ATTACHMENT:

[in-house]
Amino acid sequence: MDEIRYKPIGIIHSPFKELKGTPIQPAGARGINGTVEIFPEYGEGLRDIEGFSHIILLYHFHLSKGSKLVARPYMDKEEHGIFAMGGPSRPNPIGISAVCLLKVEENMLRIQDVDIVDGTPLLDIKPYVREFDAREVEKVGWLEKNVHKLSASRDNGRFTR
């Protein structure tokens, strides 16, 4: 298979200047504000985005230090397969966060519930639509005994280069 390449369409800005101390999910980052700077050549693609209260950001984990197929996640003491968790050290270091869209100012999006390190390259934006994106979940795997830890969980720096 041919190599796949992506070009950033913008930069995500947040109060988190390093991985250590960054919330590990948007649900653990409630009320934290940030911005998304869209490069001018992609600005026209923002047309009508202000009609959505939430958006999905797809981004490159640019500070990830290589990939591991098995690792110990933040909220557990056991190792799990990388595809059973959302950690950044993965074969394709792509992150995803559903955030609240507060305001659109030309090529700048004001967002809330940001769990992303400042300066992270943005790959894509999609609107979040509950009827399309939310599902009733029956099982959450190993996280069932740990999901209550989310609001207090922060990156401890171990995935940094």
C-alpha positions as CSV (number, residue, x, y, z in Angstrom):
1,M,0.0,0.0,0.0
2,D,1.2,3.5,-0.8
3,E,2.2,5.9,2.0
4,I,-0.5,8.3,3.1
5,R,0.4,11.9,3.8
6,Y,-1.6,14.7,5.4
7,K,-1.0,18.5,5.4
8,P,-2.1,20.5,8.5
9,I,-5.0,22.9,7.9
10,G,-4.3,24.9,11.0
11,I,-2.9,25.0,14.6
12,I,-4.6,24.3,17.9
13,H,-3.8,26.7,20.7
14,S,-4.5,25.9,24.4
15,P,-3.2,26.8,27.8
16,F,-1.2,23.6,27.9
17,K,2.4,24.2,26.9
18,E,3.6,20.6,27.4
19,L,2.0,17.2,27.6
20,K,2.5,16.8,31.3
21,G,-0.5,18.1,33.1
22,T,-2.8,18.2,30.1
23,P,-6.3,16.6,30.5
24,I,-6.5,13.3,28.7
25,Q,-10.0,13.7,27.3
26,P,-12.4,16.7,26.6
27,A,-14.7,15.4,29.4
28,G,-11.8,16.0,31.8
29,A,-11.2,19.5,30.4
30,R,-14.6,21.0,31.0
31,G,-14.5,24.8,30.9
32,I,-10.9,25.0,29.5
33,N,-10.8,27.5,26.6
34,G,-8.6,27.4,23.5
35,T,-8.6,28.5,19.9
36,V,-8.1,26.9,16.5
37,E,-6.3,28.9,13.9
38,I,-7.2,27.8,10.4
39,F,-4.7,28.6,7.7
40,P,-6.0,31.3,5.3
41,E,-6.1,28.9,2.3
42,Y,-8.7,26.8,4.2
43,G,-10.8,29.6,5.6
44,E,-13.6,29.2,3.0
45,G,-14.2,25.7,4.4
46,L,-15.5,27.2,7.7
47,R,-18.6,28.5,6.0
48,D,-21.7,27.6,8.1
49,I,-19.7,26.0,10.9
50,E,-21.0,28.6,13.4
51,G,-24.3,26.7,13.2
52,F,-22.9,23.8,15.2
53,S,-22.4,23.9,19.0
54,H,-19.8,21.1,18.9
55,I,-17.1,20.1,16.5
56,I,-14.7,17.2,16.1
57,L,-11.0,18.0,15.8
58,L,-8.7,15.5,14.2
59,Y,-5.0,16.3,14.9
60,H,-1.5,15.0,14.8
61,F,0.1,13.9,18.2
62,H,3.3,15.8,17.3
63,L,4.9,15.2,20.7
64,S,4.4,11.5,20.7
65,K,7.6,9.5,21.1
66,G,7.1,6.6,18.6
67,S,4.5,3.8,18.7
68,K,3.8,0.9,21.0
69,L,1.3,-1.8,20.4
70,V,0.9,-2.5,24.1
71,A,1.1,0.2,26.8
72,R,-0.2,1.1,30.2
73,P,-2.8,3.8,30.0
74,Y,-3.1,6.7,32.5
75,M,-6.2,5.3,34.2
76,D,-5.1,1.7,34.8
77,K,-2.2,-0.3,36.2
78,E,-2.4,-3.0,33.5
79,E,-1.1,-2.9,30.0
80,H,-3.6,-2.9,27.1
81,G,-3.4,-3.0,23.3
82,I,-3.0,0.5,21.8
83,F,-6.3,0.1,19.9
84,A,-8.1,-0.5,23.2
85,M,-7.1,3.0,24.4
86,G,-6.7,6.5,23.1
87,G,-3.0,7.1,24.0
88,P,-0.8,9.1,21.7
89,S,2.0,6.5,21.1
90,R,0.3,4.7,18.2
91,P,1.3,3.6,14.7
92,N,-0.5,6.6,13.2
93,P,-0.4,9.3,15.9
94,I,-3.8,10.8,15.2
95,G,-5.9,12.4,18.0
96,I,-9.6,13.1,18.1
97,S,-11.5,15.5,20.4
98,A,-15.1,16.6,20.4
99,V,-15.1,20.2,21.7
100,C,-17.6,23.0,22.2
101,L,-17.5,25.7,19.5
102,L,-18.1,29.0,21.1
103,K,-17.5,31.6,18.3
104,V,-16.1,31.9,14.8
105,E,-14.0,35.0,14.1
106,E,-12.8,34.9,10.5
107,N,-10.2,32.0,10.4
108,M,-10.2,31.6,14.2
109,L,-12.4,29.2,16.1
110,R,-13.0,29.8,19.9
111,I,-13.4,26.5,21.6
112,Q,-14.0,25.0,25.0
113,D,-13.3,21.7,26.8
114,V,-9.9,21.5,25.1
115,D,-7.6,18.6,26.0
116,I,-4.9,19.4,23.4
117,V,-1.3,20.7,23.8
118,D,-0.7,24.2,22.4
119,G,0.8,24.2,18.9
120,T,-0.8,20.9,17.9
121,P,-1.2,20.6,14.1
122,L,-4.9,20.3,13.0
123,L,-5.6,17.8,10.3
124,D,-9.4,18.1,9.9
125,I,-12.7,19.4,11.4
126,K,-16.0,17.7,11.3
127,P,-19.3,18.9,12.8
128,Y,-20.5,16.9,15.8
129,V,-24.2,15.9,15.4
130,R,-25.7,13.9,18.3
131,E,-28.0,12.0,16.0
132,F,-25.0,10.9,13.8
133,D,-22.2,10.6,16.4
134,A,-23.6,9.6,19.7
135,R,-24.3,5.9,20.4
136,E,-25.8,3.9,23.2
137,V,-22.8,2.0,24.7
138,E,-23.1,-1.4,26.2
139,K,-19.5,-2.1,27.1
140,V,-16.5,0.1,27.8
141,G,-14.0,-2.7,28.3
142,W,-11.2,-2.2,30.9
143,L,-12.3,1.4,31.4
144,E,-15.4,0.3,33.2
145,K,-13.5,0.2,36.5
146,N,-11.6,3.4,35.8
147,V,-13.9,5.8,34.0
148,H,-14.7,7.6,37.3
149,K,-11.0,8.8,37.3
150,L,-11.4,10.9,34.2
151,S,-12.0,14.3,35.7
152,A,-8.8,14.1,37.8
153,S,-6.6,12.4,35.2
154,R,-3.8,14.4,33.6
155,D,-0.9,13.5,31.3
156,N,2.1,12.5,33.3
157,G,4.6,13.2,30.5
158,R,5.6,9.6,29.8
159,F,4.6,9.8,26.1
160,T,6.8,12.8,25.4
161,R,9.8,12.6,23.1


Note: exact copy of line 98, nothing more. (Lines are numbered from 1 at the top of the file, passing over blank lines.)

94,I,-3.8,10.8,15.2